I often have CEOs and leadership teams struggle with what to do about such “toxic” people, and at the end of the day, after much pushing, they let that individual go. What usually happens is that company morale improves, core values become believed in, and productivity increase above the levels that were there when the toxic person roamed the organization.

Your Employees Are Confused as To What They Mean

Of the three reasons, this is probably the most common, because it is the easiest to do. I have said the worst two inventions for the corporate world were Excel and PowerPoint. The former encourages accuracy without precision, and the latter because we have lots of presentations where everyone has their interpretation of what the meaning was. This lack of definition is pervasive with core value statements.

You need to explain the meaning of core values. Reinforce them by recognizing examples of the team’s correct behavior, and explaining why specific actions are not core values even if they appear to fall within the definition. If you don’t, employees will weave their interpretations and ideologies into them. The employees’ ideologies and interpretations may take the core values further or in a different direction than the CEO intended. However, once the employees have taken them there, the CEO and leadership team’s opportunity to breach them increases dramatically.

If a core value is “employee growth and belonging,” without being clear as to what this means, it may be interpreted as:

  • Employee empowerment to do more than they should.
  • A family environment where the growth is limited to ensure that family feeling
  • Communication is equal, and everyone has a voice at all levels.

If that is not what the CEO intends, but it is what the employees now believe, it becomes only a matter of time before the CEO crosses the line and breaches the core values in the employees’ minds.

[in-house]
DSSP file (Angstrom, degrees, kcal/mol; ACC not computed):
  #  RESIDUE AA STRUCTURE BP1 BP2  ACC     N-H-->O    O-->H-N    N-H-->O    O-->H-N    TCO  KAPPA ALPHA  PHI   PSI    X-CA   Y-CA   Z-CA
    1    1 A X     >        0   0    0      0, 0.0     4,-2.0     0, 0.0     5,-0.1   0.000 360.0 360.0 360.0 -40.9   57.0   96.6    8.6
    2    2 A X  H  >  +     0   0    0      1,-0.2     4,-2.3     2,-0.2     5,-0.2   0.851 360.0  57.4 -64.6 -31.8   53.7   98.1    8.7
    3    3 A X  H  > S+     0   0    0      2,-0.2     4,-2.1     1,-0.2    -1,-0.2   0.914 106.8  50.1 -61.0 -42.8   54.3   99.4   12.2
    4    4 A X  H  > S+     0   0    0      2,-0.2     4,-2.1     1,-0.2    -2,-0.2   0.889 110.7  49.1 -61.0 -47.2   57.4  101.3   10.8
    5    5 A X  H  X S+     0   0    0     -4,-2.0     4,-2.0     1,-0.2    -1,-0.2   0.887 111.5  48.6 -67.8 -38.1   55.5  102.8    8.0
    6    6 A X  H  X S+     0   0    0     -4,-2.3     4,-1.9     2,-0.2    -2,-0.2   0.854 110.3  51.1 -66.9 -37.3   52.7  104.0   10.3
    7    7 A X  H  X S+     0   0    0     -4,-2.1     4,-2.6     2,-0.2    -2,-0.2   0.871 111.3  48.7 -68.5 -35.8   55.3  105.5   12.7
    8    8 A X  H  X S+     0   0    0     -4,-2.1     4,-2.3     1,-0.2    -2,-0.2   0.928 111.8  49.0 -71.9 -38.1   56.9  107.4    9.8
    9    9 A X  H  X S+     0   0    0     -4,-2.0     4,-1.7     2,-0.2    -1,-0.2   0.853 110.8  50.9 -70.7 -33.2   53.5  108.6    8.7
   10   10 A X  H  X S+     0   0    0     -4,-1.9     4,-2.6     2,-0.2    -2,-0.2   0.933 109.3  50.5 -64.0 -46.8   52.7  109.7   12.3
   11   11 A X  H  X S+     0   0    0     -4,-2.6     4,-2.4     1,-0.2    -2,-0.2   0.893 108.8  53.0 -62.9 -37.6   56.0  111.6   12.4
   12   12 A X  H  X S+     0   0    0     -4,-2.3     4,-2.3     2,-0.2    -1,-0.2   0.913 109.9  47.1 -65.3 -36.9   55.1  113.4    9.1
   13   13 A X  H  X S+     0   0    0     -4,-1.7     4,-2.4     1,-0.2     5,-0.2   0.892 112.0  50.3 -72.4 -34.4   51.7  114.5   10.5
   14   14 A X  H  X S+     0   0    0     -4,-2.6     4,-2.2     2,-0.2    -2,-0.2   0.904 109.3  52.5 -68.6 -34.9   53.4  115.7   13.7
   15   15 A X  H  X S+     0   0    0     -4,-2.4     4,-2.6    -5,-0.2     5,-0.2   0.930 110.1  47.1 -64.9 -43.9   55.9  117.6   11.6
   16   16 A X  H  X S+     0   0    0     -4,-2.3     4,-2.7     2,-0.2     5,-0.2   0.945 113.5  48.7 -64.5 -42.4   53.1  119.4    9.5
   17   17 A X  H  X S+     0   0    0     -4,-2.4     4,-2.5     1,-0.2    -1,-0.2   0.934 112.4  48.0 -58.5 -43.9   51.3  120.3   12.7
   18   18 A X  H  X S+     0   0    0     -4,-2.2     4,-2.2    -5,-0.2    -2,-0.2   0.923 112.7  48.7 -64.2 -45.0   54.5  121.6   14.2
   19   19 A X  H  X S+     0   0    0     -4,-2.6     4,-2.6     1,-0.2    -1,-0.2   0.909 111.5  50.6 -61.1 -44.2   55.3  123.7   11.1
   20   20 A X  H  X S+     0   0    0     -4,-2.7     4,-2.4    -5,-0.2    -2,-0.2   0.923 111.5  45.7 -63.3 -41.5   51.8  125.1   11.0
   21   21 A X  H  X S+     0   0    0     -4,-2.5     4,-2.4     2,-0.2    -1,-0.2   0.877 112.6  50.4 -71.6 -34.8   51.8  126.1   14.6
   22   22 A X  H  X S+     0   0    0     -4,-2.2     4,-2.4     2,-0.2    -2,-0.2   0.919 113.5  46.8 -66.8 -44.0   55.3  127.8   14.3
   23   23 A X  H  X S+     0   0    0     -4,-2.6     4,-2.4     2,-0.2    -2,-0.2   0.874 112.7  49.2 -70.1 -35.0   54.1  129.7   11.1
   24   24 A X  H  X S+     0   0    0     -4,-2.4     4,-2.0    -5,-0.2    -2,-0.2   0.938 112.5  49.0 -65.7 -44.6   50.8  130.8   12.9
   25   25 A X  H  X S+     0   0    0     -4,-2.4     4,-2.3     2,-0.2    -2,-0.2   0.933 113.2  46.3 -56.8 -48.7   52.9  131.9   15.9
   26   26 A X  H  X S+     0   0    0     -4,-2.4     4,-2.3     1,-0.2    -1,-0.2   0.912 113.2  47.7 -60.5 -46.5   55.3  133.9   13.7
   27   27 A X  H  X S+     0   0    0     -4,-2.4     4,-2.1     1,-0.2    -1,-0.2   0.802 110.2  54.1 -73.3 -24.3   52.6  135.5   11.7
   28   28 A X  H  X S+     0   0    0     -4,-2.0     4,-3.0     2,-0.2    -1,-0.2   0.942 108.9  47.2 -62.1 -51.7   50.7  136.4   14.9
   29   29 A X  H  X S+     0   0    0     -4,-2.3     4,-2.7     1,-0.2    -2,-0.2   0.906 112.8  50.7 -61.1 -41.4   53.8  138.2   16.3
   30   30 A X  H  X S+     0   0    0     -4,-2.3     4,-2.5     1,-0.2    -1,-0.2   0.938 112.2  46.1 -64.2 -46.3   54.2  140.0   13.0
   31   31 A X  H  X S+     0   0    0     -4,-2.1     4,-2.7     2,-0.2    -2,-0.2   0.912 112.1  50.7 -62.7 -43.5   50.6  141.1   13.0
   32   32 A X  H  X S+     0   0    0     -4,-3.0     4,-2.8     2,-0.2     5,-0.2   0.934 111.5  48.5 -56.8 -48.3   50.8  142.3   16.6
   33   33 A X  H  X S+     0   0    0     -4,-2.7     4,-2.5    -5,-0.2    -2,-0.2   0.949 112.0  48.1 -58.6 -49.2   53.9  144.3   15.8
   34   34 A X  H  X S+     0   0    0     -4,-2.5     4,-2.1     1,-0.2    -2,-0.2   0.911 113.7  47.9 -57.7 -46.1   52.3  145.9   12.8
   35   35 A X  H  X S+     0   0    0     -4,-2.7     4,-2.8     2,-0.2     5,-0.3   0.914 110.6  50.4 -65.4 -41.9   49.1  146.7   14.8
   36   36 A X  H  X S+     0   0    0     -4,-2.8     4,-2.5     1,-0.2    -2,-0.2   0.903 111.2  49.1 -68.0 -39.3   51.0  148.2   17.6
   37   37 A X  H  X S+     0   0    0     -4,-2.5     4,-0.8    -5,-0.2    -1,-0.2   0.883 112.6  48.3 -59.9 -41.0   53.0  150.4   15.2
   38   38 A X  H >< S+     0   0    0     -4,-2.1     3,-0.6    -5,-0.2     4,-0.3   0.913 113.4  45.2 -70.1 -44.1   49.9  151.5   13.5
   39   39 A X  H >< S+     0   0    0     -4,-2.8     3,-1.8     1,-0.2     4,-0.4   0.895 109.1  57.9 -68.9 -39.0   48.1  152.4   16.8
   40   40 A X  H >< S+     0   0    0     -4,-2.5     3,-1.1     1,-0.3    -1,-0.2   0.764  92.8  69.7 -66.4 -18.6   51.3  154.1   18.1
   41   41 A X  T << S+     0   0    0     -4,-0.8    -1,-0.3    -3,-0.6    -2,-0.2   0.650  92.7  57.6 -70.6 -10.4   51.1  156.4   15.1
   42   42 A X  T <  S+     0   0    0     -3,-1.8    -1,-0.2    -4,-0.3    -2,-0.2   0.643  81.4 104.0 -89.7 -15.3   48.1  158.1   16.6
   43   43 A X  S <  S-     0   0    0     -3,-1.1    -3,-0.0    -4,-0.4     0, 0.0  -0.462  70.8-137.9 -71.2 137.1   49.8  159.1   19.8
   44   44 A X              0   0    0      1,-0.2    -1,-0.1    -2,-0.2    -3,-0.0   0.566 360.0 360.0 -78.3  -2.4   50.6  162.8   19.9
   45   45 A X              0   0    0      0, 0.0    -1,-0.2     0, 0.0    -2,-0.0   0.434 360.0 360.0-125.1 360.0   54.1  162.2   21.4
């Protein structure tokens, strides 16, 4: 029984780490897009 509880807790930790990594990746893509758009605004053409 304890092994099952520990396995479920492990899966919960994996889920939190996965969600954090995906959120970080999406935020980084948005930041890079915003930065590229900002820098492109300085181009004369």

The problem that most often happens is that the employees don’t consider if their interpretation of the core values was wrong; instead, they assume that the CEO is a hypocrite and doesn’t care about the core values. Employees are unlikely to raise the issue that they think the CEO and leadership team have breached the company’s core values because the values of “Open Door” and “Bring me the bad news” are now just considered words rather than values. Thus, the negative spiral starts.

To prevent this, leaders must spend time asking employees what they are thinking and feeling, as well as sharing their own thoughts so that the employees will feel comfortable expressing their concerns.

To ensure that the understanding is correct, the leadership team needs to reinforce examples of behavior that supports their definition of the core values. When they see actions that don’t mean the intent, call them out and explain why it doesn’t fit the core values. Also, recognizing individuals’ living core values within the organization reinforces the organization’s commitment to the core values. Finally, the CEO and leadership team need to be aware of when they breach the values, admit their failures, and commit to living to those standards in the future.

I hope as we end the year, you CEOs and business leaders will take time to recognize those in your organization that has lived your corporate values during the struggles of 2020 in your one-on-one meetings. It will provide a great deal of goodwill and encourage the behavior far more than the usual “Rally around the flag” speech at the end of the year.

 

Copyright (c) 2020 Marc A Borrelli